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UNHCR says 6 million Ukrainian refugees so far from Russian invasion

Ukrainian children and families wait to be transported to safety. (Aerial Recovery Group)

This article was originally published by Radio Free Europe/Radio Liberty and is reprinted with permission.

The UN refugee agency (UNHCR) said on May 12 that more than 6 million refugees have now fled Ukraine since Russia launched its full-scale invasion on February 24.

The agency said the count of those who’d left totaled 6,029,705 people as of May 11, 90 percent of them women or children.

Ukrainian authorities early in the conflict barred men between the ages of 18 and 60 from leaving the country in an effort to boost military, civil, and other defenses.

Many of the millions who’ve fled have gone to neighboring countries, with the highest number traveling to EU member Poland.

Eight million more Ukrainians have been internally displaced by the conflict.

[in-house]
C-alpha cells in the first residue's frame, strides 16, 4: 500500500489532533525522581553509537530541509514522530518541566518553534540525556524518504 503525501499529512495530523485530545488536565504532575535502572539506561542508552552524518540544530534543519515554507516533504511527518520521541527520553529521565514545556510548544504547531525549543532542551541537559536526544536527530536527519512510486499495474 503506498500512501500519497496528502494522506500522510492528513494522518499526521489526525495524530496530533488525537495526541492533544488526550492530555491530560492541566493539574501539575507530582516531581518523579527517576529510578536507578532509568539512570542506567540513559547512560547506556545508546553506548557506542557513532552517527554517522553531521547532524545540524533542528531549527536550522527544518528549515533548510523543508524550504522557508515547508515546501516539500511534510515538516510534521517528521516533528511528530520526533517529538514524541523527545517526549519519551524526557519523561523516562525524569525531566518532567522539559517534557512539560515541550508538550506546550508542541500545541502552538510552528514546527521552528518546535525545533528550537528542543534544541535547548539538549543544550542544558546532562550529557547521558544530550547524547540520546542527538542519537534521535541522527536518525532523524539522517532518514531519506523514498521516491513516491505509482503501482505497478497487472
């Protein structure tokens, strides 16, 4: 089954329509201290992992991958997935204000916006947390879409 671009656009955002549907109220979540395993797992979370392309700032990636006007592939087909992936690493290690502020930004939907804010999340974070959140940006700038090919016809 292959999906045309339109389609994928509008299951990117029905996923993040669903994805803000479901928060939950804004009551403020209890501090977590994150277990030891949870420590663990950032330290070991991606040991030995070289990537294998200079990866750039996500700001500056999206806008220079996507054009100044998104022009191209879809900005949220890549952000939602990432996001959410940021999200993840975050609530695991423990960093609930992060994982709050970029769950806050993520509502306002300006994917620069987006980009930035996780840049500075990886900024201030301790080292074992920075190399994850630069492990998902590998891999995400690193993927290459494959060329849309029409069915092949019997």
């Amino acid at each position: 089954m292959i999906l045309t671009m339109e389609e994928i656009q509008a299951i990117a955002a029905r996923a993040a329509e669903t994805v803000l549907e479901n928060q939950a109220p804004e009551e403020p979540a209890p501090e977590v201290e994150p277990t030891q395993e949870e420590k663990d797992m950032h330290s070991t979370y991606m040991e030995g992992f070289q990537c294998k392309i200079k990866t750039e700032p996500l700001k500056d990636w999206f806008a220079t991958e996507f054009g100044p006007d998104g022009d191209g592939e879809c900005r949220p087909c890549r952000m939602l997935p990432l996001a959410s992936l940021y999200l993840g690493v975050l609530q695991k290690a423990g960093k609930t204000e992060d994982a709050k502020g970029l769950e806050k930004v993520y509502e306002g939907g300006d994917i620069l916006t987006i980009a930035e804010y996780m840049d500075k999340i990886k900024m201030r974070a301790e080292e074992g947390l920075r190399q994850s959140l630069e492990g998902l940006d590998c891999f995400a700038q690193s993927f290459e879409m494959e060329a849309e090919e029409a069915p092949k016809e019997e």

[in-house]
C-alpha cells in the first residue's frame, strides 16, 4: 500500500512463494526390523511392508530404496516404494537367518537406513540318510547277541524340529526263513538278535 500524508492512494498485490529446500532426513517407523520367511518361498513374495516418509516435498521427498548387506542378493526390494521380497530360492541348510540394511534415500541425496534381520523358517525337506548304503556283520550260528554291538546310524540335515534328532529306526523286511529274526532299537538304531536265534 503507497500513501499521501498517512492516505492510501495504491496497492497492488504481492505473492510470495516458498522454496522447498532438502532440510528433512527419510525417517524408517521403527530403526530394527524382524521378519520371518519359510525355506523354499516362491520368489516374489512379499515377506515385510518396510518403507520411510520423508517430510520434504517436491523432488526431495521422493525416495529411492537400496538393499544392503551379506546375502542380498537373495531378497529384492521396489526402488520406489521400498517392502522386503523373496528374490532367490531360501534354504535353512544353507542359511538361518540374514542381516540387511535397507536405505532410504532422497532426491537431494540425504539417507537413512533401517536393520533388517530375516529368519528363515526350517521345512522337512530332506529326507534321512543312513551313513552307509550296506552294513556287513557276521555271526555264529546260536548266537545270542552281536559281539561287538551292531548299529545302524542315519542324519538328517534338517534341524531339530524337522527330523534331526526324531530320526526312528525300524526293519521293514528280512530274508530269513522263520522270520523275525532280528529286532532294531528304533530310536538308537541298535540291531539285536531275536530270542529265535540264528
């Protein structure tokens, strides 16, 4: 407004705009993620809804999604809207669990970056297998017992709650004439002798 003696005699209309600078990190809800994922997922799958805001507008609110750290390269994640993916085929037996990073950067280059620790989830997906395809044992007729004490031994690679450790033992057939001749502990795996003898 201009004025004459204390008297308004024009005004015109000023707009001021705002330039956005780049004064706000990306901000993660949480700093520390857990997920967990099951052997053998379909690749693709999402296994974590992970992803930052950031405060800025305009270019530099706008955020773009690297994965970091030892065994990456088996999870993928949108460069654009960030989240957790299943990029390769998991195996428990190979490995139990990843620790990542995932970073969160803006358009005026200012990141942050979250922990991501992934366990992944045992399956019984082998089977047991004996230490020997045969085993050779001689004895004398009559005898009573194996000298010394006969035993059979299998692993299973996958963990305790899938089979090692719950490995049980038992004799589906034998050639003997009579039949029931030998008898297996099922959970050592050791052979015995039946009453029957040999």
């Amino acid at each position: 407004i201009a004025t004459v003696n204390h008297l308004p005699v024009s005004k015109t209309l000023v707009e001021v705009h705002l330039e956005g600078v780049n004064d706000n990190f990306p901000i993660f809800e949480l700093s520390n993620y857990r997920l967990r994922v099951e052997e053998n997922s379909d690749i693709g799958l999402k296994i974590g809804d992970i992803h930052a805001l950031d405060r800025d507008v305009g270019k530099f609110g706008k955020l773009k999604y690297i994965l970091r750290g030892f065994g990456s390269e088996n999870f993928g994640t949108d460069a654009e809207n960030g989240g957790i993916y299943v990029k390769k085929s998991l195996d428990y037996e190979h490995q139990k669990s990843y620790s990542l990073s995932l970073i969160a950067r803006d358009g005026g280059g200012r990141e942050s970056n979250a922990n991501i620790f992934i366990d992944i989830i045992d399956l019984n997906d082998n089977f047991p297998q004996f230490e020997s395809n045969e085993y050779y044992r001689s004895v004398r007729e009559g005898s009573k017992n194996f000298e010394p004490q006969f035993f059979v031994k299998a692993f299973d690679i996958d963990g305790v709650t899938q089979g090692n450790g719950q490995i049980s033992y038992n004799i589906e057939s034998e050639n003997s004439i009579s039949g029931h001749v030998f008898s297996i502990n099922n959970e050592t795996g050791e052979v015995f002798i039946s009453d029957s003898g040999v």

The large-scale invasion follows eight years of lower-grade conflict since Russian forces invaded to annex Crimea and Russia-backed separatists wrested control of parts of eastern Ukraine in an area known as the Donbas.

The flow of Ukrainians abroad has slowed considerably from a high of around 3.4 million in the month of March, according to the agency.

Nearly half a million Ukrainians have left the country since the start of May, it said.

The United Nations predicted that some 8 million people would leave Ukraine this year if the conflict continued.

Its prewar population was around 44 million, including areas under Russian or separatist control.